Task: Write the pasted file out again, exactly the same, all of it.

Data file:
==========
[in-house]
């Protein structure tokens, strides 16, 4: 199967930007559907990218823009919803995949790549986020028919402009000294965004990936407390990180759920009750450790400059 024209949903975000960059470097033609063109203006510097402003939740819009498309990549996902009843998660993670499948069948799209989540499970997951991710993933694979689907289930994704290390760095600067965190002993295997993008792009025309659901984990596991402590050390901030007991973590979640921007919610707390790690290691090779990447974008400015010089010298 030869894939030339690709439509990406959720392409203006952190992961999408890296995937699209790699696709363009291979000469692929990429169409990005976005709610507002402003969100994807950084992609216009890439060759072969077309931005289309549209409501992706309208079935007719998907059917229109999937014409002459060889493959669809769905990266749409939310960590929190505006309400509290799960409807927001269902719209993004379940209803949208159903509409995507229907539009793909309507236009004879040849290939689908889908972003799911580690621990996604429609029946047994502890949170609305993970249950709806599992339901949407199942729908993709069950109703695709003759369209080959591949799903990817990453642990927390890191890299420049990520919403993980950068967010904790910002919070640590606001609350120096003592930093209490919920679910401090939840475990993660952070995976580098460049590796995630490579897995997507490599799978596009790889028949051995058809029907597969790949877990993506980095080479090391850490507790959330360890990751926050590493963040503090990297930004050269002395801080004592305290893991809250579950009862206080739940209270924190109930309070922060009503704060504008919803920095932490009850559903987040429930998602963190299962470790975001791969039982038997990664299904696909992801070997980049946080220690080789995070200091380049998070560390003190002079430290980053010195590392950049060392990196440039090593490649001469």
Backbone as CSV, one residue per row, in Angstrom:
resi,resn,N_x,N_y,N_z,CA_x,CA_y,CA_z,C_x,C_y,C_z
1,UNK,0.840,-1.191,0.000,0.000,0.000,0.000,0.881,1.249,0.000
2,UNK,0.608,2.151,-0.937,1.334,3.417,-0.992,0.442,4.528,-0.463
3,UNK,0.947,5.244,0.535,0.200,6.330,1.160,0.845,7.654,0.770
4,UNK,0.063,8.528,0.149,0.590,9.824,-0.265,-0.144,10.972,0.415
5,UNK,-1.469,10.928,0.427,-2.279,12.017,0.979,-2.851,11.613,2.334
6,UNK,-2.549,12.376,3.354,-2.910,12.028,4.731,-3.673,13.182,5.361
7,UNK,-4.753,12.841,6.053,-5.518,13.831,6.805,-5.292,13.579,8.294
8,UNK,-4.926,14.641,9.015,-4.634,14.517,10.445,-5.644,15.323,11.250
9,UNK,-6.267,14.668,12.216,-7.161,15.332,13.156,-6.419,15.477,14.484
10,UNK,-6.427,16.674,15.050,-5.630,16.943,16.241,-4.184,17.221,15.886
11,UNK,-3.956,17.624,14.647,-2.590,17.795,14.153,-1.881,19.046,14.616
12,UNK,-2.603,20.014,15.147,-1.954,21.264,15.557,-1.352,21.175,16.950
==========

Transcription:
[in-house]
């Protein structure tokens, strides 16, 4: 199967930007559907990218823009919803995949790549986020028919402009000294965004990936407390990180759920009750450790400059 024209949903975000960059470097033609063109203006510097402003939740819009498309990549996902009843998660993670499948069948799209989540499970997951991710993933694979689907289930994704290390760095600067965190002993295997993008792009025309659901984990596991402590050390901030007991973590979640921007919610707390790690290691090779990447974008400015010089010298 030869894939030339690709439509990406959720392409203006952190992961999408890296995937699209790699696709363009291979000469692929990429169409990005976005709610507002402003969100994807950084992609216009890439060759072969077309931005289309549209409501992706309208079935007719998907059917229109999937014409002459060889493959669809769905990266749409939310960590929190505006309400509290799960409807927001269902719209993004379940209803949208159903509409995507229907539009793909309507236009004879040849290939689908889908972003799911580690621990996604429609029946047994502890949170609305993970249950709806599992339901949407199942729908993709069950109703695709003759369209080959591949799903990817990453642990927390890191890299420049990520919403993980950068967010904790910002919070640590606001609350120096003592930093209490919920679910401090939840475990993660952070995976580098460049590796995630490579897995997507490599799978596009790889028949051995058809029907597969790949877990993506980095080479090391850490507790959330360890990751926050590493963040503090990297930004050269002395801080004592305290893991809250579950009862206080739940209270924190109930309070922060009503704060504008919803920095932490009850559903987040429930998602963190299962470790975001791969039982038997990664299904696909992801070997980049946080220690080789995070200091380049998070560390003190002079430290980053010195590392950049060392990196440039090593490649001469």
Backbone as CSV, one residue per row, in Angstrom:
resi,resn,N_x,N_y,N_z,CA_x,CA_y,CA_z,C_x,C_y,C_z
1,UNK,0.840,-1.191,0.000,0.000,0.000,0.000,0.881,1.249,0.000
2,UNK,0.608,2.151,-0.937,1.334,3.417,-0.992,0.442,4.528,-0.463
3,UNK,0.947,5.244,0.535,0.200,6.330,1.160,0.845,7.654,0.770
4,UNK,0.063,8.528,0.149,0.590,9.824,-0.265,-0.144,10.972,0.415
5,UNK,-1.469,10.928,0.427,-2.279,12.017,0.979,-2.851,11.613,2.334
6,UNK,-2.549,12.376,3.354,-2.910,12.028,4.731,-3.673,13.182,5.361
7,UNK,-4.753,12.841,6.053,-5.518,13.831,6.805,-5.292,13.579,8.294
8,UNK,-4.926,14.641,9.015,-4.634,14.517,10.445,-5.644,15.323,11.250
9,UNK,-6.267,14.668,12.216,-7.161,15.332,13.156,-6.419,15.477,14.484
10,UNK,-6.427,16.674,15.050,-5.630,16.943,16.241,-4.184,17.221,15.886
11,UNK,-3.956,17.624,14.647,-2.590,17.795,14.153,-1.881,19.046,14.616
12,UNK,-2.603,20.014,15.147,-1.954,21.264,15.557,-1.352,21.175,16.950